Discussion in 'RFA' started by ..Alfie.., Jul 30, 2014.

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  1. I just got a position as 3rd engineer with the rfa and obviously Ive seen all the brochures and been given the pep talks, but was just curious if someone would be able to shed some light on what the life onboard is actually like any info would be appreciated.
    p.s. How often in uniform and such whatnot actually worn?
  2. Seadog

    Seadog War Hero Moderator

    If you have been taken on as a Third Officer(Engineer) you will be a 4th Engineer. The RFA, like a lot of cruise companies play fast and loose with rank and insignia.

    Officers dress for dinner ( Red Sea Rig) and uniform is worn outside the confines of your cabin most of he time. You can eat in the duty mess in overalls ( not straight from an STP job please) but some seniors and a lot of chefs may fcuk you off if you are not duty. Clue in the name. Any training in RN Establishments; uniform.

    I get the impression you have no idea what you are getting into and the RFA have no idea who they're getting.
  3. The uniform question was more just me lookin for confirmation of what I knew, was more interested to see if anyone could say what being onboard the vessels is like, I dont see how Id know what Im getting into considering its a new job with different vessels, people and locations (and pretty much everything else) thats all part of the fun! :) thanks for the reply though
  4. Who have you worked for before?
  5. Only worked in the north sea so theres no real comparison to be made
  6. Seadog

    Seadog War Hero Moderator

    North Sea eh? PSV, AHTS, ERRV, Dive, Cable, FSPO, Scottish Fishery Protection, trawlers? All of the above? Some other vessel type I've missed?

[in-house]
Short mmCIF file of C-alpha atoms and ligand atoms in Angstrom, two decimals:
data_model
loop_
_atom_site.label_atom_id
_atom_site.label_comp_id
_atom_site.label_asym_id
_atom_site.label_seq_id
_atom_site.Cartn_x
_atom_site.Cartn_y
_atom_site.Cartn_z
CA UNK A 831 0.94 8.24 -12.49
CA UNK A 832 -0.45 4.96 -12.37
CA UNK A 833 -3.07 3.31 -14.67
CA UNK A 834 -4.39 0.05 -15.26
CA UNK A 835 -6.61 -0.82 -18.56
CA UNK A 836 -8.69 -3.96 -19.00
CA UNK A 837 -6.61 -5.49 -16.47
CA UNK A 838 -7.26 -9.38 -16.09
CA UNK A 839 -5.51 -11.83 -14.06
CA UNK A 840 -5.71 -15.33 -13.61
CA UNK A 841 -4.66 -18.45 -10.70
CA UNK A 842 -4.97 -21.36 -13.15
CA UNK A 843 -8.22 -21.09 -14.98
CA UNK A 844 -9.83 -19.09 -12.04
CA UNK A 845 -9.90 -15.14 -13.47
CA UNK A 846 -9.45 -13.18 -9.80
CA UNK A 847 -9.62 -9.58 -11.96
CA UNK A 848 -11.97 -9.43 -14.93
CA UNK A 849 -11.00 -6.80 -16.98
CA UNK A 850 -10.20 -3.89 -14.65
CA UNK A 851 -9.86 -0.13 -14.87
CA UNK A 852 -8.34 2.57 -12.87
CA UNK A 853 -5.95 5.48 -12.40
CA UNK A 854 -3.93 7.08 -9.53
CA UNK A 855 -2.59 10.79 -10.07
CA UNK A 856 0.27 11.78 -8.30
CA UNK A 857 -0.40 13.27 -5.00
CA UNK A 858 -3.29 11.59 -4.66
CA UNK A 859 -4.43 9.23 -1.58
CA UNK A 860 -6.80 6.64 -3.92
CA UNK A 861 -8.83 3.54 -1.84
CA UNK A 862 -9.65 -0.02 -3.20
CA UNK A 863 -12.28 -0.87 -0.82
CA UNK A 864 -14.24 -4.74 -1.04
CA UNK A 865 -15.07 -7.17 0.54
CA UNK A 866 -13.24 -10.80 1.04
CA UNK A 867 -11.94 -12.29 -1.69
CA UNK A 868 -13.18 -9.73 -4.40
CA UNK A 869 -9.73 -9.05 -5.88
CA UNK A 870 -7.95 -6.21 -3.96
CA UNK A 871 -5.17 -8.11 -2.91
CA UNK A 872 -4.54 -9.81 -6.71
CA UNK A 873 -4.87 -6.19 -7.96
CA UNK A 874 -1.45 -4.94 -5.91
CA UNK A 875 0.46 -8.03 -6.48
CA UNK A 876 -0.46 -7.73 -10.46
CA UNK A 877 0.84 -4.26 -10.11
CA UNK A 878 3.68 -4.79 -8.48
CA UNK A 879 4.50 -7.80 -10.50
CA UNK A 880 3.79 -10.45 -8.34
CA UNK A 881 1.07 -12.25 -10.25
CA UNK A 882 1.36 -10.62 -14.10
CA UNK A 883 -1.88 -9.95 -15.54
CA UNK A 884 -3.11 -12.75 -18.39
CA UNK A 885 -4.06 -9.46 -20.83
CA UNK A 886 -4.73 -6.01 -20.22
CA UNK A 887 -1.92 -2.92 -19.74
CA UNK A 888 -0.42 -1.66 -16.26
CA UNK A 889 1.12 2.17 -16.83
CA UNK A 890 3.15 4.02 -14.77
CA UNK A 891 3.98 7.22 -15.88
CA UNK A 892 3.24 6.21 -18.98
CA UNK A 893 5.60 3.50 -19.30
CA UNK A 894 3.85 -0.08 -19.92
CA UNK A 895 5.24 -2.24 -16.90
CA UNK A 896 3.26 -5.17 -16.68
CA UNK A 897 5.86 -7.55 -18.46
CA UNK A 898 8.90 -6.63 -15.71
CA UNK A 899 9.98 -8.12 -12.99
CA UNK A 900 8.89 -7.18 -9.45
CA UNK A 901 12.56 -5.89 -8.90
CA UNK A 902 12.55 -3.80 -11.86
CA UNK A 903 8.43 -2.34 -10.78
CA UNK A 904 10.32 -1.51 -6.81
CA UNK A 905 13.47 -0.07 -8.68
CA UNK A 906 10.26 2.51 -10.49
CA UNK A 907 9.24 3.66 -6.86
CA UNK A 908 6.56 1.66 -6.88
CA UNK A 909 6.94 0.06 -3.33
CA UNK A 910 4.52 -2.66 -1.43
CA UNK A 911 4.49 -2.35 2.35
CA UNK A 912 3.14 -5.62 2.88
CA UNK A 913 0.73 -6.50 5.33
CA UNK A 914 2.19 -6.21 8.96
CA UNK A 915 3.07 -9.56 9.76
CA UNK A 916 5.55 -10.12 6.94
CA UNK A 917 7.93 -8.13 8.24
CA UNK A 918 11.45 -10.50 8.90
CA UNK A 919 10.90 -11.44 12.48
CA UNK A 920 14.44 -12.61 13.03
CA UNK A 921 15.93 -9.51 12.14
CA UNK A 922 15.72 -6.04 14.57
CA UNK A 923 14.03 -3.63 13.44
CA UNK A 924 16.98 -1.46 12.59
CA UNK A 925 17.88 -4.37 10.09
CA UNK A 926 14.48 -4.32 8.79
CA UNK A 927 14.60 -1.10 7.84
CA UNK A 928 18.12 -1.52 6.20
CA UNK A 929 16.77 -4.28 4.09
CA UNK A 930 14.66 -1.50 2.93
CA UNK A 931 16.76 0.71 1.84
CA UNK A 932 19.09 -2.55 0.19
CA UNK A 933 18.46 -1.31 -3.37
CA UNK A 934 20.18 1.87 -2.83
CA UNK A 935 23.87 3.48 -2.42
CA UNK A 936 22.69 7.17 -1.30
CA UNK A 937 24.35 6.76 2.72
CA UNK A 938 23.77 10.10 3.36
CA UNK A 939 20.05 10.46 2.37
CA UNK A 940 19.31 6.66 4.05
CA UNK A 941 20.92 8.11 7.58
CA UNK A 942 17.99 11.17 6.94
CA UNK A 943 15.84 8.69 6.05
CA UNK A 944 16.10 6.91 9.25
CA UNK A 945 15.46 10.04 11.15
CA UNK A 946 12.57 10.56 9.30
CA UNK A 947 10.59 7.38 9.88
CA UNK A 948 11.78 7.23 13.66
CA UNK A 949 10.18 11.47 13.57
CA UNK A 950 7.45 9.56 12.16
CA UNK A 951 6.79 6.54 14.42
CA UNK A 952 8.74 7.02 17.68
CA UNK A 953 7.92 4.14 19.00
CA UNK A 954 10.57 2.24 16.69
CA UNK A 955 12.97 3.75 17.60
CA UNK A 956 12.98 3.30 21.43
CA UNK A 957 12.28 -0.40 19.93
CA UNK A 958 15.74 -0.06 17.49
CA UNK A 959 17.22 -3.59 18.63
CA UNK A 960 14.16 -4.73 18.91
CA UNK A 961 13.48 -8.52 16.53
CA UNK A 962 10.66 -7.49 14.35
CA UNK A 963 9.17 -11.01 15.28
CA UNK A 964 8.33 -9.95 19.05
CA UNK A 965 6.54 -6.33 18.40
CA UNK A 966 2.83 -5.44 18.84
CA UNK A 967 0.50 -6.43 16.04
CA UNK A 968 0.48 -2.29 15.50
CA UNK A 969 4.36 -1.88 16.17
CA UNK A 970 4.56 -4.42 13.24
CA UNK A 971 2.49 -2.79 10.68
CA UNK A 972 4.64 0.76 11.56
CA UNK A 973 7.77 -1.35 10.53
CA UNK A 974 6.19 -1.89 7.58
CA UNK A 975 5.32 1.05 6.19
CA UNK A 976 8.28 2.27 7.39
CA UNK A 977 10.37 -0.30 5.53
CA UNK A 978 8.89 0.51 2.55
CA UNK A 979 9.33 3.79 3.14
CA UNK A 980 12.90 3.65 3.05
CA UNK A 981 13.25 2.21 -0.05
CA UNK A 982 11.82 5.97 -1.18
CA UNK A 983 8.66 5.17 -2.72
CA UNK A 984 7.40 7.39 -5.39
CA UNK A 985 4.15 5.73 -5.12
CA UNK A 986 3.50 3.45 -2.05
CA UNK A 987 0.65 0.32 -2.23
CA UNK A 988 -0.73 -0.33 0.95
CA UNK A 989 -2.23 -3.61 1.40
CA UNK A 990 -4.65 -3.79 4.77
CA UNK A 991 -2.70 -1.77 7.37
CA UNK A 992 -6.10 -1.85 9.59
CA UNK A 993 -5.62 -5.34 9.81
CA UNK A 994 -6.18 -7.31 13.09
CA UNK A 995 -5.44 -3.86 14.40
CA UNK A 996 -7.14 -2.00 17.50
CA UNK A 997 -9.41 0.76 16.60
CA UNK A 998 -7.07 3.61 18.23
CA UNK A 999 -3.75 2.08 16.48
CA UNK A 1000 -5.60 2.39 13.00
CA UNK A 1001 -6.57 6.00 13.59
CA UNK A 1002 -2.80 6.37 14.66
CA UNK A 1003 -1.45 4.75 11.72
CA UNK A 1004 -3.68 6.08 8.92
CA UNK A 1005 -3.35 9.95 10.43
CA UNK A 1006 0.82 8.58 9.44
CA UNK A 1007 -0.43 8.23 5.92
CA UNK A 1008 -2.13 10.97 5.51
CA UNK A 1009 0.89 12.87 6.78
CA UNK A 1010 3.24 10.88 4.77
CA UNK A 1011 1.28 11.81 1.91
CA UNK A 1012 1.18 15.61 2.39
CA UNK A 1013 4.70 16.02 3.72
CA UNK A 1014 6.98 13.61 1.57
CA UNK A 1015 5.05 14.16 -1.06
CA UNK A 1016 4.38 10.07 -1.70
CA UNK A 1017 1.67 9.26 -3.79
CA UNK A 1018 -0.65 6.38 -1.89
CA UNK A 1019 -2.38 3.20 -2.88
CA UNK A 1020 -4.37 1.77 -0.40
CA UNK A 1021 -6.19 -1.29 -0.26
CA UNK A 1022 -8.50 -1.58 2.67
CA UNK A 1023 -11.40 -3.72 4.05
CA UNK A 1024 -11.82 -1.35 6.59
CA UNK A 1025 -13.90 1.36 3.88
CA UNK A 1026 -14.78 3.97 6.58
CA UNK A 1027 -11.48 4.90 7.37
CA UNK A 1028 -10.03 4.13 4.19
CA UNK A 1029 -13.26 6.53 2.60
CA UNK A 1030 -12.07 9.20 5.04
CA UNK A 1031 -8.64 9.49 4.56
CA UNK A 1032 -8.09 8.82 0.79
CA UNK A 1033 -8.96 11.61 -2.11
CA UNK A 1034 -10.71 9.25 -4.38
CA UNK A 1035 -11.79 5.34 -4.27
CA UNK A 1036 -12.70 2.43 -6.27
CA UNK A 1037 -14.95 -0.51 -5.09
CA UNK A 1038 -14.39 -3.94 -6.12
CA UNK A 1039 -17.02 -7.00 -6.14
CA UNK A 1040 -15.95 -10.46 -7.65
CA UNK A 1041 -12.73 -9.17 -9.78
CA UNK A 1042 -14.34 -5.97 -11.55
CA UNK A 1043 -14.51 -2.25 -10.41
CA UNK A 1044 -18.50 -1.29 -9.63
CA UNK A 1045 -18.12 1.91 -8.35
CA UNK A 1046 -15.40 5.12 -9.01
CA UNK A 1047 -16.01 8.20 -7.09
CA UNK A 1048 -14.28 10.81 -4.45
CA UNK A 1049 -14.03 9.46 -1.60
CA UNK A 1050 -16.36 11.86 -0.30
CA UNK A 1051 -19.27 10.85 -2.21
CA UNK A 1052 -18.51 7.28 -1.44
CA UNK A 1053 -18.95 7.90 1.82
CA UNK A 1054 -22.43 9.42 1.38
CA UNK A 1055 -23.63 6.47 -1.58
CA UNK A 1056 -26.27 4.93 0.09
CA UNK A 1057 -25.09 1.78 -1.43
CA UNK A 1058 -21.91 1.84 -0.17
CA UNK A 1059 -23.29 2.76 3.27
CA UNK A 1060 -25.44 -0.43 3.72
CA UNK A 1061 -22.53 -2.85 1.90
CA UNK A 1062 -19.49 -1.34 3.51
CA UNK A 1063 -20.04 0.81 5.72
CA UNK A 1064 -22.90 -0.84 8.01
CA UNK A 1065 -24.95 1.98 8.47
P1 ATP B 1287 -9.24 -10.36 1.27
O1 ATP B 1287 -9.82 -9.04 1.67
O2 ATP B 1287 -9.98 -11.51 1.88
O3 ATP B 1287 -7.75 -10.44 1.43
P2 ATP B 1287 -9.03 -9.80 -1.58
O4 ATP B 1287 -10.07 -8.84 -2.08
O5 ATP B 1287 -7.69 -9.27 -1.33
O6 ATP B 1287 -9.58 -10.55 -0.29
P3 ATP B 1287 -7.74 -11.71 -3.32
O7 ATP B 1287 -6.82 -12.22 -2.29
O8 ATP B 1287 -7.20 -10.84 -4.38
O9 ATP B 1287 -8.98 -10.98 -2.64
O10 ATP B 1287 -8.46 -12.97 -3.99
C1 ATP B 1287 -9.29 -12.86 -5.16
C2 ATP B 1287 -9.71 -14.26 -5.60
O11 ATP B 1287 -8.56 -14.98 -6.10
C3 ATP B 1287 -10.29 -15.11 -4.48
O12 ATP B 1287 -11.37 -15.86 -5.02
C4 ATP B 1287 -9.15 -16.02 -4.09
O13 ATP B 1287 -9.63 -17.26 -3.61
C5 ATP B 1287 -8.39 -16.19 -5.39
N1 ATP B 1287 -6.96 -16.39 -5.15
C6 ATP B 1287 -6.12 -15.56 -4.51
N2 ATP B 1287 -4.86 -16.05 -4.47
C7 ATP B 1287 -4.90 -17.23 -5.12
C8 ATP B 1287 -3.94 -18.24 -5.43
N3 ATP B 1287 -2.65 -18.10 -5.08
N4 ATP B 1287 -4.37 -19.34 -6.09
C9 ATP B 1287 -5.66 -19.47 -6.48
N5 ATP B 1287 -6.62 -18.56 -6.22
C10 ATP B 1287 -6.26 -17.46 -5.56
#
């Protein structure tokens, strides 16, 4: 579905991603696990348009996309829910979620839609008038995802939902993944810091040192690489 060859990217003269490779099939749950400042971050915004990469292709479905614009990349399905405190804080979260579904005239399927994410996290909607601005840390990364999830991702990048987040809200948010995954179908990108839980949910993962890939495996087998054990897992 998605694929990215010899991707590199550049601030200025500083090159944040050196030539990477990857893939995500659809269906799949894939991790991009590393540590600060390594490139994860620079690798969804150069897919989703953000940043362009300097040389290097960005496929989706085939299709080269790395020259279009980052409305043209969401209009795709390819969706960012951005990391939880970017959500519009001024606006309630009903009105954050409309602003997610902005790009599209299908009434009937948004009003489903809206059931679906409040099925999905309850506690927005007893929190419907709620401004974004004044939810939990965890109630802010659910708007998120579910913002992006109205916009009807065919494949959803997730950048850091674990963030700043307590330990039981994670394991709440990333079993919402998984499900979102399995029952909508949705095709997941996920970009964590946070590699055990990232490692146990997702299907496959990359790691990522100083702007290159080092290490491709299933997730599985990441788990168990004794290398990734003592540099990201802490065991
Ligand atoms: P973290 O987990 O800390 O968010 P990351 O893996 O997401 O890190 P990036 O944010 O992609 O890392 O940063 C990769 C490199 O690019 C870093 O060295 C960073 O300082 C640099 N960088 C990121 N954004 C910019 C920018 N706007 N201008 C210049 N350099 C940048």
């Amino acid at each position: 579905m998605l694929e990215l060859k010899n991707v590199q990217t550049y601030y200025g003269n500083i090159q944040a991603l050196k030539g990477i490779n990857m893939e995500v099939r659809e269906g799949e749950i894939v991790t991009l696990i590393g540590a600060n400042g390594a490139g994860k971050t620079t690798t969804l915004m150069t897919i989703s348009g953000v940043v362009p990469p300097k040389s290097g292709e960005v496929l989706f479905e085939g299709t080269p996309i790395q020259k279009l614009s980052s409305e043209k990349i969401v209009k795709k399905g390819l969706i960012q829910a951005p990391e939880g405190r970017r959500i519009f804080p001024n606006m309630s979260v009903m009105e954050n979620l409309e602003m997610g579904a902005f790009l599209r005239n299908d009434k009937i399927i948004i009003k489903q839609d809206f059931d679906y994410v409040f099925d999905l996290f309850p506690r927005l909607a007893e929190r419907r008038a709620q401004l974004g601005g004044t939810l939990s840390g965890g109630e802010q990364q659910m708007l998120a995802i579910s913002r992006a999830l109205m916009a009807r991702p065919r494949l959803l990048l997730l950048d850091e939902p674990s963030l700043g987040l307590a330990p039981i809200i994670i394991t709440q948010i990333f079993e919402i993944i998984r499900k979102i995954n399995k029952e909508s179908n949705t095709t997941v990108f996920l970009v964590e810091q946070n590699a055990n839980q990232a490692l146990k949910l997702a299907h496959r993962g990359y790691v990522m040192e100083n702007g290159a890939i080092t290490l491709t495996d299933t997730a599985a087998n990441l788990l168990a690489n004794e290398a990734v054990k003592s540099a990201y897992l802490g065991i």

7. Errv and ahts, done a couple contracts on fishery research and seismic, still got the new job jitters though haha.
    Last edited: Jul 30, 2014
  8. Seadog

    Seadog War Hero Moderator

    My spies tell me that a few RFA engineers & deck officers are heading in the other direction. You may meet them on the gangway.
  9. Have you been 'contracting' since qualifying?
  10. No just for the past several months, the work is gettin a bit more too unreliable of late though
  11. I understand that, it was a similar story when I was working offshore.

    Have you been issued with/accepted a contract?
  12. Social or work?

    Social: there are usually 15-20 officers; there is a bar; there is a gym; often a fair bit of time alongside to go ashore; Internet access is poor.

    Work: between 6 and 10 engineering officers; a similar number of motormen; expect exercises and work outside of your watch, you may be doubled-up on watch (though only likely on Fort Austin at the moment).

    Any more specific questions?
  13. Yes ive accepted the position, thanks megalopteron the social aspect of things was more my query, just how it is in general. What the crews are generally like and such, i was a cadet deep sea and know what the crews were like there obviously it was smaller crews but socialising was always what got you through a seven month trip and kept you smiling, but ive been on a couple of ships where the divide between officers and crew are quite noticable and am curious if this is what its like on rfa vessels, for example on my last contract as a cadet none of the officers would socialise with ratings except the third eng, that was a very awkward ship haha
  14. Yes, there is a noticeable divide, and it works both ways. Separate bars, separate dining facilities. If you make a habit of accepting invitations to the crew bar it may be frowned upon (and acted on) by senior officers, depending on the circumstances and personalities. There are formal restrictions on such things.

    Who you associate with once you step off the gangway is generally regarded as your own business.

    Tread carefully.
  15. Thanks megalopteron for clearing that up, I suppose ill learn like any other job but as ive said just because ive got alot of time with my thoughts just now :)
  16. Seadog

    Seadog War Hero Moderator

    Onboard socialising would appear to be with a Kleenex, laptop and 500 GB of porn if the closed cabin doors are anything to go by.
  17. What ship(s)? At sea, in port, or both?

    Bars often see more use in port, especially if there is a high proportion of watchkeeping officers. UMS ships tend to have livelier bars at sea as more of the engineers are free to drink.

    RFA bar culture has changed a lot over the years, and does tend to be less lively than in the past. A combination of new entertainments available in cabins and ever tighter and more strictly enforced controls on alcohol.

    On one recent appointment I was disgusted to find the bars empty at closing time, but the Internet café heaving, though the worst culprits were embarked RN/RM.

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